David Cameron, Prime Minister's Questions 7 September 2011
With the NHS reforms again being debated in Parliament today, Labour Leader Ed Miliband raised the issue in the first round of PMQs since the summer recess.
Yet when Mr Miliband claimed that the Government's reforms lacked support, David Cameron reeled off a list of health sector bodies who apparently backed the bill.
But are they all as onside as the Prime Minister's comments suggest? Full Fact spoke to the organisations themselves to find out what their real position is.
Below follows full statements put out by all three bodies following today's PMQs, so that their position in their own words can be read in full.
Though welcoming parts of the bill, the statement from Dr Clare Gerada, Chair of the RCGP states that her organisation is "extremely worried" about parts of the bill.
"We understand that the RCGP's position on the healthcare reforms was raised during Prime Minister's Question Time today."
"To reiterate our position; the College supports putting clinicians at the centre of planning health services. However, we continue to have a number of concerns about the government's reforms, issues which we believe may damage the NHS or limit the care we are able to provide for our patients. These concerns have been outlined and reiterated pre- and post-pause.
"As a College we are extremely worried that these reforms, if implemented in their current format, will lead to an increase in damaging competition, an increase in health inequalities, and to massively increased costs in implementing this new system.
"As independent research demonstrates, the NHS is one of the most efficient healthcare systems in the world and we must keep it that way. "?
Royal College of Physicians (RCP)
Though a press release put out on Tuesday by the RCP set out ways in which it was felt the bill could be improved, it does not set out particularly clearly whether RCP supports or opposes the bill.
The position is a little more nuanced than that.
In a statement to Full Fact, Sir Richard Thompson, president of the RCP said: 'The listening exercise improved the Health and Social Care Bill, but there are still areas that need to be changed.
"We welcome the mandatory involvement of specialist doctors and nurses in commissioning for this will help commissioning bodies make informed local decisions about patient care.
"However, the proposal that they should be from outside the commissioning area is impractical and will mean that they will lack the local knowledge that should improve decision making."
Since Prime Minister's Questions the RCN has put out a statement explaining that the organisation still has "very serious concerns" about the financial implications of the reforms.
Dr Peter Carter, Chief Executive & General Secretary of the Royal College of Nursing said:
"The Bill being placed before parliament next week has enormous ramifications for patients and for our members. While we acknowledge that the Government have listened to our members in a number of areas, we still have very serious concerns about where these reforms leave a health service already facing an unprecedented financial challenge.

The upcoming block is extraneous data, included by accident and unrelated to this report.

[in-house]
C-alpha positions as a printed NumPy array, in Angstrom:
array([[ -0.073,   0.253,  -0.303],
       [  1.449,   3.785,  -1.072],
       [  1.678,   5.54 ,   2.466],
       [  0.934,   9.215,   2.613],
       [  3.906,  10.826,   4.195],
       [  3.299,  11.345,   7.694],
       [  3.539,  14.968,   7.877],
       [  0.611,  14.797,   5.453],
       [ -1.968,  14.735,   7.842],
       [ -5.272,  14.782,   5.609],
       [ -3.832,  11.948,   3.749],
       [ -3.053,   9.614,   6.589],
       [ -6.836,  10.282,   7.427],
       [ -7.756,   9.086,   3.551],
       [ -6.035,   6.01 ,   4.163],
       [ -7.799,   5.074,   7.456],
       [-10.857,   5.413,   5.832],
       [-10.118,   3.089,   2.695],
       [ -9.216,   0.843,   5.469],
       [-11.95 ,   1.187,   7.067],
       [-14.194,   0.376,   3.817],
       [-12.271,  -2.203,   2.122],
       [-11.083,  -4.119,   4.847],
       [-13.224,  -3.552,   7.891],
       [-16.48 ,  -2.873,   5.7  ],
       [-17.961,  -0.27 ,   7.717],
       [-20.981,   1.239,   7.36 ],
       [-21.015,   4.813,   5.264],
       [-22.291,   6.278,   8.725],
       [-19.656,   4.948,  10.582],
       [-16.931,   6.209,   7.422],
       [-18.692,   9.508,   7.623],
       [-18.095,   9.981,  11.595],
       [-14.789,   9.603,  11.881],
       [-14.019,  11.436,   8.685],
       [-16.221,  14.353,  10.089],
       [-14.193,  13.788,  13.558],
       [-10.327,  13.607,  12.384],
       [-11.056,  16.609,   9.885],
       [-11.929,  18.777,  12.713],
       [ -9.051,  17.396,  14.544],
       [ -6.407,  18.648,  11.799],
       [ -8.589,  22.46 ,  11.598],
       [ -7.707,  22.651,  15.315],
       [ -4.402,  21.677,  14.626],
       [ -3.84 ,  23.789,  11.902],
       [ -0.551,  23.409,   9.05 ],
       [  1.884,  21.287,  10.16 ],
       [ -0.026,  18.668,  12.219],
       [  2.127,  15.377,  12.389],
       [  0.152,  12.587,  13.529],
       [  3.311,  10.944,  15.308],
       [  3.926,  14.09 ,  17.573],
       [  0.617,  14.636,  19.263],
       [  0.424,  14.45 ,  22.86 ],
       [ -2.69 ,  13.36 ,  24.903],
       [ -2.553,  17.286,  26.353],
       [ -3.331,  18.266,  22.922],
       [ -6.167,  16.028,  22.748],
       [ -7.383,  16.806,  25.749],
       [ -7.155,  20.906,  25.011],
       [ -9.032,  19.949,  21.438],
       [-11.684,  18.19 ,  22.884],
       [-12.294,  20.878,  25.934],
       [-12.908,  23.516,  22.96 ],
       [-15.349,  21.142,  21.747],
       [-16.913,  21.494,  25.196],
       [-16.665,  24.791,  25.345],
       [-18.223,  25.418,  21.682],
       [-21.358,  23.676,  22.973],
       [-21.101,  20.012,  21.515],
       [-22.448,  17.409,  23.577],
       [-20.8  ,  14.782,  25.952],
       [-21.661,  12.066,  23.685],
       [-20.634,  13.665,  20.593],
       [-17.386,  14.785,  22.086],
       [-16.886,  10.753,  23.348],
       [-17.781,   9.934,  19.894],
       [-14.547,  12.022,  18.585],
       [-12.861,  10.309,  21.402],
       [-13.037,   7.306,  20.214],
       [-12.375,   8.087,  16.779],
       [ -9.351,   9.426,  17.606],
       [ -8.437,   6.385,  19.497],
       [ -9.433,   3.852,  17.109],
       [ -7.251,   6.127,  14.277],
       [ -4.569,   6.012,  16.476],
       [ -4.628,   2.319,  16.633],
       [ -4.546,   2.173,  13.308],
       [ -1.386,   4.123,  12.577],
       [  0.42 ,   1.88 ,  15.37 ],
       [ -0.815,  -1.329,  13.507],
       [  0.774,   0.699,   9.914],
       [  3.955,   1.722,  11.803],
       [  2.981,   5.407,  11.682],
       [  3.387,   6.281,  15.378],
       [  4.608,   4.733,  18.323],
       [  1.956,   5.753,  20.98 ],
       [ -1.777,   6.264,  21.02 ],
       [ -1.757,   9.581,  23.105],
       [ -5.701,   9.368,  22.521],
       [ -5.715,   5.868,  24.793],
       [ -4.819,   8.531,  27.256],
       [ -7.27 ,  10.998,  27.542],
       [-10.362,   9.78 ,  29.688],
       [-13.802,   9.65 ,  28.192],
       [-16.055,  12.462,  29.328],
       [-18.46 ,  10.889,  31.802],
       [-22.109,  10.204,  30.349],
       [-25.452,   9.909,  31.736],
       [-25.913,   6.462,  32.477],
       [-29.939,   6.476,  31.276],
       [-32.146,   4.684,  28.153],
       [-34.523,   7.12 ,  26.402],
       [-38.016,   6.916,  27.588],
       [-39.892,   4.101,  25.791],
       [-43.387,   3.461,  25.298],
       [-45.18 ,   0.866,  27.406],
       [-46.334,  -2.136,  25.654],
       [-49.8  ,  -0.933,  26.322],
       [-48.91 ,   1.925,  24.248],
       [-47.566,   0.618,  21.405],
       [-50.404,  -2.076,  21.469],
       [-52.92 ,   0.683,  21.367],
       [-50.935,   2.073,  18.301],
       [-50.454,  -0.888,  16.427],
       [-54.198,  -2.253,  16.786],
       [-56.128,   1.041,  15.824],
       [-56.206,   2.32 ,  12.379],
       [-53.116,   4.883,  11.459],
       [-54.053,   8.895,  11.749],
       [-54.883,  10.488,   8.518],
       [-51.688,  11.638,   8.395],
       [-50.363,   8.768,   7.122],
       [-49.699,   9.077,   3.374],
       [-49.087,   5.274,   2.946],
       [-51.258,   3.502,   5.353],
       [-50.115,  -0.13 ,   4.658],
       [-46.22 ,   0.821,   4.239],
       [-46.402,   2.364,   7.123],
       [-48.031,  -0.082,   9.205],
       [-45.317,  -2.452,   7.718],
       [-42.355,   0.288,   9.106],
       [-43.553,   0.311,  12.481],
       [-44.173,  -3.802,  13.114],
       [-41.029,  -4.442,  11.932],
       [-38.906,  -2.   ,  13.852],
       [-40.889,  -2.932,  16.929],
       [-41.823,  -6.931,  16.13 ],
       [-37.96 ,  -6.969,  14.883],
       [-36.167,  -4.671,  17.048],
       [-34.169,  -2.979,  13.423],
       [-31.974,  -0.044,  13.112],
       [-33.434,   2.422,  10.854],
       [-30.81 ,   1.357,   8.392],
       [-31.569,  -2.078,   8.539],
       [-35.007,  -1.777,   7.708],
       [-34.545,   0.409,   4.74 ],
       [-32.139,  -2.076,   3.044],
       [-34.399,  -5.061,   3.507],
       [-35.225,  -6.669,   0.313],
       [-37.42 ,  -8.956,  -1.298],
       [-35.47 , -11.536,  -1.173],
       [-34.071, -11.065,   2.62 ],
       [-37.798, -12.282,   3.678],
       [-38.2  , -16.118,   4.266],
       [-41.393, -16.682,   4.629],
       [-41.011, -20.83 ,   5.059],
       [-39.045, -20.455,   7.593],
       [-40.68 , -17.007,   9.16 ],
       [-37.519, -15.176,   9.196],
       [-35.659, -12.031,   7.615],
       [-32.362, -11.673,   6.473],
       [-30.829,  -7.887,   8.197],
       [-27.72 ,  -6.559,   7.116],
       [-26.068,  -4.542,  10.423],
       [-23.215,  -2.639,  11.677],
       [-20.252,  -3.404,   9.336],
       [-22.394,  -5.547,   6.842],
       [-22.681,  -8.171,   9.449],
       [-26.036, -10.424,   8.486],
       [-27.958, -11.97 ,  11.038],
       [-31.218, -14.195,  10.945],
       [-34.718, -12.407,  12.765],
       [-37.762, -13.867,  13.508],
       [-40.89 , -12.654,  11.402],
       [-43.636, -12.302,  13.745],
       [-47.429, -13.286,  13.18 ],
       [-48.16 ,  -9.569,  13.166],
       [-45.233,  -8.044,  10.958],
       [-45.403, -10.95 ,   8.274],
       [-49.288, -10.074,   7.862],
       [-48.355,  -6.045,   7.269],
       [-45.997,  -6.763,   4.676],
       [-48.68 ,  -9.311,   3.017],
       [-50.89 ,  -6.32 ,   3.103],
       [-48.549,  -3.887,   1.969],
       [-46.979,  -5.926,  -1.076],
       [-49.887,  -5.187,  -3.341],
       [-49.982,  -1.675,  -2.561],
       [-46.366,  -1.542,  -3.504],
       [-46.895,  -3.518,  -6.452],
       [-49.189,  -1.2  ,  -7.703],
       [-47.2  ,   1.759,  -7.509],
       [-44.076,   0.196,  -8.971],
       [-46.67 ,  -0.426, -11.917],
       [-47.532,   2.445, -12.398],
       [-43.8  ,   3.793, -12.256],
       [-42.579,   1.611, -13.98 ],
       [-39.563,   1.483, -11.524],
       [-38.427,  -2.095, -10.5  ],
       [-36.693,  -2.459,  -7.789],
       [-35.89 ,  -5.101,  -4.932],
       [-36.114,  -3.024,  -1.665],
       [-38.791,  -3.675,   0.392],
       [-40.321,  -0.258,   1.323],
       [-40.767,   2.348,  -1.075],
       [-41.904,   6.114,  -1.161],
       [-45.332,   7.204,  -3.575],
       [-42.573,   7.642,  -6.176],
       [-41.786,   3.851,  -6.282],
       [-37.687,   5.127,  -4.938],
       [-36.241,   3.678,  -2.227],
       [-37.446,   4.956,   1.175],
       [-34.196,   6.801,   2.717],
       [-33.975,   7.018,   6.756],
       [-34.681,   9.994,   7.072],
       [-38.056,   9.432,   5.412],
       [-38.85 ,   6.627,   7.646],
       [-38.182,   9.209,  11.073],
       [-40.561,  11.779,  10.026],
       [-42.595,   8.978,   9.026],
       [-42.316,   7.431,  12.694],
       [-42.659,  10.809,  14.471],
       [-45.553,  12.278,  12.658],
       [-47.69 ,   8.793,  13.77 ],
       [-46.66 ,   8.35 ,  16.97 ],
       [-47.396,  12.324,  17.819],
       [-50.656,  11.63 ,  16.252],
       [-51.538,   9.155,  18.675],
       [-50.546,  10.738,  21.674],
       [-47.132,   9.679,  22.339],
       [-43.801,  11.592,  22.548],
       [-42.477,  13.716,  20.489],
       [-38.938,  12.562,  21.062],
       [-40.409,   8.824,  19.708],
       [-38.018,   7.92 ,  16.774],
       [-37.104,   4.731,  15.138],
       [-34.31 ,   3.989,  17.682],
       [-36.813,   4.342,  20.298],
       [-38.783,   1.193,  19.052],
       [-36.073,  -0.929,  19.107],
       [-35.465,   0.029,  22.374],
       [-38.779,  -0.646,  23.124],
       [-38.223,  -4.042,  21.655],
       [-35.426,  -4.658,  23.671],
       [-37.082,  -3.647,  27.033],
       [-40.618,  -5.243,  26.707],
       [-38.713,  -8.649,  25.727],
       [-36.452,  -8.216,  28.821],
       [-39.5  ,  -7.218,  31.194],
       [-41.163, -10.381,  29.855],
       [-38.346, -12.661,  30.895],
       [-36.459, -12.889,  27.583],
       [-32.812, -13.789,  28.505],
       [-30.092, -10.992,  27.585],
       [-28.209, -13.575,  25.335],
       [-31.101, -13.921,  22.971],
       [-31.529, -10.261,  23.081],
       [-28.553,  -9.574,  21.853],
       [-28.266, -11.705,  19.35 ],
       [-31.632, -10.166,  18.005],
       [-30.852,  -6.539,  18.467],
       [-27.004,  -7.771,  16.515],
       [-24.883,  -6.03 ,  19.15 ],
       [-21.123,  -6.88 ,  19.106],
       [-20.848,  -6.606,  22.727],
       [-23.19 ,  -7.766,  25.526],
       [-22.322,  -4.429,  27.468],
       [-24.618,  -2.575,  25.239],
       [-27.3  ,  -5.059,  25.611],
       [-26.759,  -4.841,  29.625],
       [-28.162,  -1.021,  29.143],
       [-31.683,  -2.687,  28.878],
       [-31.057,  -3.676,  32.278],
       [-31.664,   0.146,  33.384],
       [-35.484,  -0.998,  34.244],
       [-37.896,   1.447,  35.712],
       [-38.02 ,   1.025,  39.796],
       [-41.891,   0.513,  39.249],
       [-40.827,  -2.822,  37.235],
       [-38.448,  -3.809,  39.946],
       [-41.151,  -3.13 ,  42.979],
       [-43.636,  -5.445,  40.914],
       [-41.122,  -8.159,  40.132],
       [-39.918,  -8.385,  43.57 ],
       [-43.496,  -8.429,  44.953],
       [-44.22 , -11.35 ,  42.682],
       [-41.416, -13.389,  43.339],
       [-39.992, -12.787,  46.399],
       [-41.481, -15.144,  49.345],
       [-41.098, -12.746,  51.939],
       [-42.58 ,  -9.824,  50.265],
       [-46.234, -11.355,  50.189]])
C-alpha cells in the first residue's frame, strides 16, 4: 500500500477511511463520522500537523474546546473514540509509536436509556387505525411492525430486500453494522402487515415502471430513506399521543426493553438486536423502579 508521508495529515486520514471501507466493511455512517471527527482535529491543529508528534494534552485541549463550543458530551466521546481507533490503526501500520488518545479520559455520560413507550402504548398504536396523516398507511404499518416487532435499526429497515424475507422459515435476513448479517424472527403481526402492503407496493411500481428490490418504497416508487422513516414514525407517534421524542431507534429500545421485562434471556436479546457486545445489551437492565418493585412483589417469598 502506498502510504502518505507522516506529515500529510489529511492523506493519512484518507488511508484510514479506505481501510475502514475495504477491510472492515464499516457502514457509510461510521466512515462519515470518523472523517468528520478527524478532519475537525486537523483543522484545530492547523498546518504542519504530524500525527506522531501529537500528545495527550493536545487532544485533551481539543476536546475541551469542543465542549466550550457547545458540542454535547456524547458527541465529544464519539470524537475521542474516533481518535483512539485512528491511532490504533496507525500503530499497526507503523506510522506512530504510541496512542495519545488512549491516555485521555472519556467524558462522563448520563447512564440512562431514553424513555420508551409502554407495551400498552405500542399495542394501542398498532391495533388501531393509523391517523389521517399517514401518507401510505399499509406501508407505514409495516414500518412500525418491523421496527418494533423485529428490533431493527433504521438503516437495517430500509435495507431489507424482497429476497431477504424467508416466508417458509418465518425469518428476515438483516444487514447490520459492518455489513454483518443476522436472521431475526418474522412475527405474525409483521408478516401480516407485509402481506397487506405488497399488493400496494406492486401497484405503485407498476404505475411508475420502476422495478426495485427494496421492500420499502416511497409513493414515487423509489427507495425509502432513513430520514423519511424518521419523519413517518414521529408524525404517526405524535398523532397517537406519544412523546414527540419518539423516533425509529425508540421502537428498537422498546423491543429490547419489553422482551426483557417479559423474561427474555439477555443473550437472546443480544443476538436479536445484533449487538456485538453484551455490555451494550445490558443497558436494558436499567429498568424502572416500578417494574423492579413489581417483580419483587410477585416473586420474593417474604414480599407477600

"The Government has now changed the bill in response to calls from nurses and others, setting out what will happen if providers fail either financially or clinically, amending the language of Monitor's role in competition and ensuring that nurses will be represented on the Clinical Commissioning Group boards. We have also welcomed the government's commitment to maintain a system for professional education and training within the comprehensive health service.
"However, at a time when the NHS needs to find £20 billion in efficiencies, tackle waste, work harder to prevent ill health and deal with an aging population, we are telling MPs that this Bill risks creating a new and expensive bureaucracy and fragmenting care.
"This fragmentation risks making inequalities worse, and preventing health providers from collaborating in the interests of patients. We must avoid a situation where existing NHS providers are left with expensive areas of care while private providers are able to "cherry pick" the services which can be delivered easily. As the Bill enters this final phase, we will be working to ensure that there are checks and balances to avoid these very real risks."
In claiming that the organisations in question all support the bill, the Prime Minister has over simplified the position of all three bodies.
While all welcome aspects of the reforms and changes to the bill that were made as a result of the listening exercise, all three also express concerns about parts of the plan - particularly the Royal College of GPs.
We have put this point to Number 10 Press team and of course will up date when we hear back from them.
Naturally with reforms of this scope it would be suprising if any of these organisations were completely behind every last aspect of this bill, and were not seeking improvements they would consider beneficial.Which means that trying to portray such groups as solely backers or attackers of the bill isn't particularly helpful.
Isn't it nice to have the whole picture?
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